DNA supercoiling in bacteria: state of play and challenges from a viewpoint of physics based modeling

I Junier and E Ghobadpour and O Espeli and R Everaers, FRONTIERS IN MICROBIOLOGY, 14, 1192831 (2023).

DOI: 10.3389/fmicb.2023.1192831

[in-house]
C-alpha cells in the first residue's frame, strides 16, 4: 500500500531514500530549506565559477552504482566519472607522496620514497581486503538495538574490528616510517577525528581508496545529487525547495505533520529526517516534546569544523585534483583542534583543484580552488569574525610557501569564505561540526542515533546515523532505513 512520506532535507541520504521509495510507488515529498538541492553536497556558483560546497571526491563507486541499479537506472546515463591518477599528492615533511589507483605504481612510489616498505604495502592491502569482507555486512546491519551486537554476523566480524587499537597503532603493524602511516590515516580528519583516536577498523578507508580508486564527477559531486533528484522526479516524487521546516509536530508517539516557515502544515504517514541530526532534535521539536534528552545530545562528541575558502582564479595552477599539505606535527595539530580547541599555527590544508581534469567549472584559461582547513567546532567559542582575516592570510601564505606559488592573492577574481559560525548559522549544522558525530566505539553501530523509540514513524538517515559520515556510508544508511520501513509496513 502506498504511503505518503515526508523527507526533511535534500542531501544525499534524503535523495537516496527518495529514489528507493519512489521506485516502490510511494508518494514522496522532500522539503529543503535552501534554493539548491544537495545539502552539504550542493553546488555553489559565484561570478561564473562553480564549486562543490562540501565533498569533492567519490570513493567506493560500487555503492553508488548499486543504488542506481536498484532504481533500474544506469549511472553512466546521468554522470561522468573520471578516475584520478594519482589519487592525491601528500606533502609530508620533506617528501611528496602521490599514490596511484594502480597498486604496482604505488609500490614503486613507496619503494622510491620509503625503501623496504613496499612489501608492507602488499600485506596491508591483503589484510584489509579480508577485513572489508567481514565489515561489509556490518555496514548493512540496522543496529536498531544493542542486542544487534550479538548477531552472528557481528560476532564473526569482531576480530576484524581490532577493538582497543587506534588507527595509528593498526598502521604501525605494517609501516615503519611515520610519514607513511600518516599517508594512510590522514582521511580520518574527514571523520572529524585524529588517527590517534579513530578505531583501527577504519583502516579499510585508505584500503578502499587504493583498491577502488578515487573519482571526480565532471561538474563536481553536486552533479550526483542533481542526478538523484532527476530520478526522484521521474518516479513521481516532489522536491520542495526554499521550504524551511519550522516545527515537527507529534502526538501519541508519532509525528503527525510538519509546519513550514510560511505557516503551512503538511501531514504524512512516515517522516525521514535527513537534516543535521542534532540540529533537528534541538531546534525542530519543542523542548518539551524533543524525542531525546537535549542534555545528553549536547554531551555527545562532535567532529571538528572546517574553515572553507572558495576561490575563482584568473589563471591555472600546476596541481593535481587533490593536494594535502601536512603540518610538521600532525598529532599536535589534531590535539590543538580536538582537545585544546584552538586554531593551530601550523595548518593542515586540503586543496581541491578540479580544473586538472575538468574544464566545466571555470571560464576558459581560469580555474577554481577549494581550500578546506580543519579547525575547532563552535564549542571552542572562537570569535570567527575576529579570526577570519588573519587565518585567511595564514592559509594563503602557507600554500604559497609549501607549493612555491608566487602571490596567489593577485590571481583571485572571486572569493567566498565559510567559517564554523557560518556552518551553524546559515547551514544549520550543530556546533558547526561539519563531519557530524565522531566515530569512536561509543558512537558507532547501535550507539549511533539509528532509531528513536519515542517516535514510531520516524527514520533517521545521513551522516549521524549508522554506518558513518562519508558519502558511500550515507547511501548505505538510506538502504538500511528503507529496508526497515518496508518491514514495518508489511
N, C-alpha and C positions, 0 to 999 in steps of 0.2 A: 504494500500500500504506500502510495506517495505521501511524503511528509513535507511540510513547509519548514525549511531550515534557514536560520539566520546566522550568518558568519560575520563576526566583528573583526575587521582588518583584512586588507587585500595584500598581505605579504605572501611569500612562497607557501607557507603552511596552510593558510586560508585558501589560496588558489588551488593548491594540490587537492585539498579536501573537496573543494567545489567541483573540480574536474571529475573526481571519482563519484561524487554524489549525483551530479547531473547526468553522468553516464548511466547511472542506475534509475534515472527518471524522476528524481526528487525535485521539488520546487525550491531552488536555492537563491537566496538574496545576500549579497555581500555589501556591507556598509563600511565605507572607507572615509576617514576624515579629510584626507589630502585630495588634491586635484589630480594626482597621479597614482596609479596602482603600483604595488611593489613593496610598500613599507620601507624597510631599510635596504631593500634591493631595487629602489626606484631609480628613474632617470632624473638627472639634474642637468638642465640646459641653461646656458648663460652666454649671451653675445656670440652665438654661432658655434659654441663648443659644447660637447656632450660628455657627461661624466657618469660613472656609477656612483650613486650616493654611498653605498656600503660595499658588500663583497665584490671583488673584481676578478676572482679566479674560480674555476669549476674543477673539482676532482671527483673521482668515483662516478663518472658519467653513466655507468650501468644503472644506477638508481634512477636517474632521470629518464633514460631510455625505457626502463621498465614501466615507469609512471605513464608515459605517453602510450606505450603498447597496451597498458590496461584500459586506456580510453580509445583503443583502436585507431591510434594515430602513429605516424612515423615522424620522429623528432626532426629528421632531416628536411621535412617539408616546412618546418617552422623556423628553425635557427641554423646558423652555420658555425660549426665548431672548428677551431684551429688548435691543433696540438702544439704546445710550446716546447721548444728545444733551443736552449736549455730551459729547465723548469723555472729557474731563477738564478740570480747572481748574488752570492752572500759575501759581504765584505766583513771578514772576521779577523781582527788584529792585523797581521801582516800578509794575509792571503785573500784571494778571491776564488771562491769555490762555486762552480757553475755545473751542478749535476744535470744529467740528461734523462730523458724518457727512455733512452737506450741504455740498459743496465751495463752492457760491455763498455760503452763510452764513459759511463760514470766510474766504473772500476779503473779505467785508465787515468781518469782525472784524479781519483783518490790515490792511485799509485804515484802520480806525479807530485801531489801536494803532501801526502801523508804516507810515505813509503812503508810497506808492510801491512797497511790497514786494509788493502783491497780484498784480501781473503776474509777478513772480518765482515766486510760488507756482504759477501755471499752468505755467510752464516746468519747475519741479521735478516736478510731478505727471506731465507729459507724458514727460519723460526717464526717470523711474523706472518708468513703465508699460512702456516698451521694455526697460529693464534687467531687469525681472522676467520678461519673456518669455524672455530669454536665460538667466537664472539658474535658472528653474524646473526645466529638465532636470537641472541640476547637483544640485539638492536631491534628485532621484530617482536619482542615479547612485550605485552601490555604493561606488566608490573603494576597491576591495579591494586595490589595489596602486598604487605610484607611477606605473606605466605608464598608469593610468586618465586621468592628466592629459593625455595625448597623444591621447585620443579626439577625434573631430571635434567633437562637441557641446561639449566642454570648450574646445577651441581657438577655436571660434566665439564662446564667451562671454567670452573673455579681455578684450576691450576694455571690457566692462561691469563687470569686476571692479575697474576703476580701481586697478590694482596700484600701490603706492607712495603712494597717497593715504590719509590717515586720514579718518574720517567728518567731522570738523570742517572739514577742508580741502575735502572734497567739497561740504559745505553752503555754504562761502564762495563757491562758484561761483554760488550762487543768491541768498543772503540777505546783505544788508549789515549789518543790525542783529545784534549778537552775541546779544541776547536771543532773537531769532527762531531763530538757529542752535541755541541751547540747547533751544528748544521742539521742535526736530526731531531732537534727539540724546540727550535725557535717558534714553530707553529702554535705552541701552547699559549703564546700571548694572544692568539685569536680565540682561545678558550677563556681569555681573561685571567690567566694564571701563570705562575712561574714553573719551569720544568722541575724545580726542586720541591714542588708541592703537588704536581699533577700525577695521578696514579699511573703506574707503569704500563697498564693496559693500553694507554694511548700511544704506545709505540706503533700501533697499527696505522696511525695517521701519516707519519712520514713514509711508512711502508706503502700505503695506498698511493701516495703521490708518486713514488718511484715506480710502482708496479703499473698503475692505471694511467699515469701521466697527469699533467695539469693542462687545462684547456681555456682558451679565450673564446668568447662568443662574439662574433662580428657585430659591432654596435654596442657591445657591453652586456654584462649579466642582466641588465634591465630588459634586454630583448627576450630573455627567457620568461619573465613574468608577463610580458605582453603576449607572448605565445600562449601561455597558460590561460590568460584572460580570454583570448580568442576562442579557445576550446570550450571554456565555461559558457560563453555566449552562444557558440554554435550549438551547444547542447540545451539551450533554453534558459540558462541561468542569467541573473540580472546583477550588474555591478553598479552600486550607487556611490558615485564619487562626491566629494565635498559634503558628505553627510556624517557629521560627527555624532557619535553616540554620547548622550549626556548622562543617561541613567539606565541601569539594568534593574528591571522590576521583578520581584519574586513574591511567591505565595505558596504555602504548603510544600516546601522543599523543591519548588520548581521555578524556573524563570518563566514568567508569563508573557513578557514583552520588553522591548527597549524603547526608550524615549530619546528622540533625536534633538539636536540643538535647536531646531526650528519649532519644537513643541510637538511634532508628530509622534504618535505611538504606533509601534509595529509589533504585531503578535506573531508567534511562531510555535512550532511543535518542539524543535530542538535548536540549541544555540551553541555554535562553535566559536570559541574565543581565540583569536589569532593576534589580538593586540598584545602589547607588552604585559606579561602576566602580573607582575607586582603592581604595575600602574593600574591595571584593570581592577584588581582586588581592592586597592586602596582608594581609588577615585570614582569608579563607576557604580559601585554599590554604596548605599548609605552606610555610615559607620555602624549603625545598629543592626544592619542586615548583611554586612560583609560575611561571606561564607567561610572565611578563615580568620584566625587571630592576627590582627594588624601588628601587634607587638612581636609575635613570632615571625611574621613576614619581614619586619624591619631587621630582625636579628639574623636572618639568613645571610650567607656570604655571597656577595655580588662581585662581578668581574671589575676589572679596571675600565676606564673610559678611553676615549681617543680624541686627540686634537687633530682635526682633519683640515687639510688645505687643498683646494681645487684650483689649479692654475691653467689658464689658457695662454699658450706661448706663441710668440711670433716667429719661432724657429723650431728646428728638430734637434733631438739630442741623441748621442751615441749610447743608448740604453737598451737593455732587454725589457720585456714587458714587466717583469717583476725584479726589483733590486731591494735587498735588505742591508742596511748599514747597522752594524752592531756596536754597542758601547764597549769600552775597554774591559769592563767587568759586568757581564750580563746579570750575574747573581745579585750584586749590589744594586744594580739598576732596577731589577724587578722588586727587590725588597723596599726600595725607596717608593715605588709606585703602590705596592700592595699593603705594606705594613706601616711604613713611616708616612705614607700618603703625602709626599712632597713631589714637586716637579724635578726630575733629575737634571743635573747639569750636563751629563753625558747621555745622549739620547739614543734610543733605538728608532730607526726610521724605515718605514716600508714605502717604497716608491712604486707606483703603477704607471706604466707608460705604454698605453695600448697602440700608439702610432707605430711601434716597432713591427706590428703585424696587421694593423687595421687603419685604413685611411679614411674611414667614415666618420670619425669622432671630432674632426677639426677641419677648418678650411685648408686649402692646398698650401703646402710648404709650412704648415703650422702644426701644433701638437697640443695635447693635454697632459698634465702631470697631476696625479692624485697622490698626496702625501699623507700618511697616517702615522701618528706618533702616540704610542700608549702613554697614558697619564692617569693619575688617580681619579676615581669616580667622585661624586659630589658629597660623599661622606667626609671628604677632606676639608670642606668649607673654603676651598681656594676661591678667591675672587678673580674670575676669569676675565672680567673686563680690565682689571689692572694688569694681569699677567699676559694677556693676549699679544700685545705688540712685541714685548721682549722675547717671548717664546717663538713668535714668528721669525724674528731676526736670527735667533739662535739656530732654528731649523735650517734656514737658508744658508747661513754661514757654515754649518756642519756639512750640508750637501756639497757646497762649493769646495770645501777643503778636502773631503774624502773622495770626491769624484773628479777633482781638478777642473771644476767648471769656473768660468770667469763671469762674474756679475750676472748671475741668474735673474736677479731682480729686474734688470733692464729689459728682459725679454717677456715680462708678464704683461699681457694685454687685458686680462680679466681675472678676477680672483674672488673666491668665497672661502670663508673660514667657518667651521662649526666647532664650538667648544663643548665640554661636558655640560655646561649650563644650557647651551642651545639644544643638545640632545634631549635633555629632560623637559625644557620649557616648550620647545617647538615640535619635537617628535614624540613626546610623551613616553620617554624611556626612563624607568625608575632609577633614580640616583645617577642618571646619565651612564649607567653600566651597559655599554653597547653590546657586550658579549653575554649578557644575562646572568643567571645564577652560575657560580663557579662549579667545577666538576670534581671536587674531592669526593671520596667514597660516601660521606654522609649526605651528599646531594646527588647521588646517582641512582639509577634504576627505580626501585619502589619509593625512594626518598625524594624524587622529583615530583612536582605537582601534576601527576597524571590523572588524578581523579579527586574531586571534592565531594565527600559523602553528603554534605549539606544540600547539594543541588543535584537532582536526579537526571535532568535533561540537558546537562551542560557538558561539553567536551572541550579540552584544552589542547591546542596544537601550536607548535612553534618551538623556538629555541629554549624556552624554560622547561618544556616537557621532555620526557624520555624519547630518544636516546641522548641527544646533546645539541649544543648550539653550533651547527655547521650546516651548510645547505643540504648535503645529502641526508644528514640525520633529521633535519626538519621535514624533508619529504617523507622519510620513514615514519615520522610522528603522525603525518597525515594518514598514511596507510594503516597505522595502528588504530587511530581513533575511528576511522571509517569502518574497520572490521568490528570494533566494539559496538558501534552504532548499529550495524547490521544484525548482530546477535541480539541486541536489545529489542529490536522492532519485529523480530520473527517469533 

DNA supercoiling is central to many fundamental processes of living organisms. Its average level along the chromosome and over time reflects the dynamic equilibrium of opposite activities of topoisomerases, which are required to relax mechanical stresses that are inevitably produced during DNA replication and gene transcription. Supercoiling affects all scales of the spatio-temporal organization of bacterial DNA, from the base pair to the large scale chromosome conformation. Highlighted in vitro and in vivo in the 1960s and 1970s, respectively, the first physical models were proposed concomitantly in order to predict the deformation properties of the double helix. About fifteen years later, polymer physics models demonstrated on larger scales the plectonemic nature and the tree-like organization of supercoiled DNA. Since then, many works have tried to establish a better understanding of the multiple structuring and physiological properties of bacterial DNA in thermodynamic equilibrium and far from equilibrium. The purpose of this essay is to address upcoming challenges by thoroughly exploring the relevance, predictive capacity, and limitations of current physical models, with a specific focus on structural properties beyond the scale of the double helix. We discuss more particularly the problem of DNA conformations, the interplay between DNA supercoiling with gene transcription and DNA replication, its role on nucleoid formation and, finally, the problem of scaling up models. Our primary objective is to foster increased collaboration between physicists and biologists. To achieve this, we have reduced the respective jargon to a minimum and we provide some explanatory background material for the two communities.

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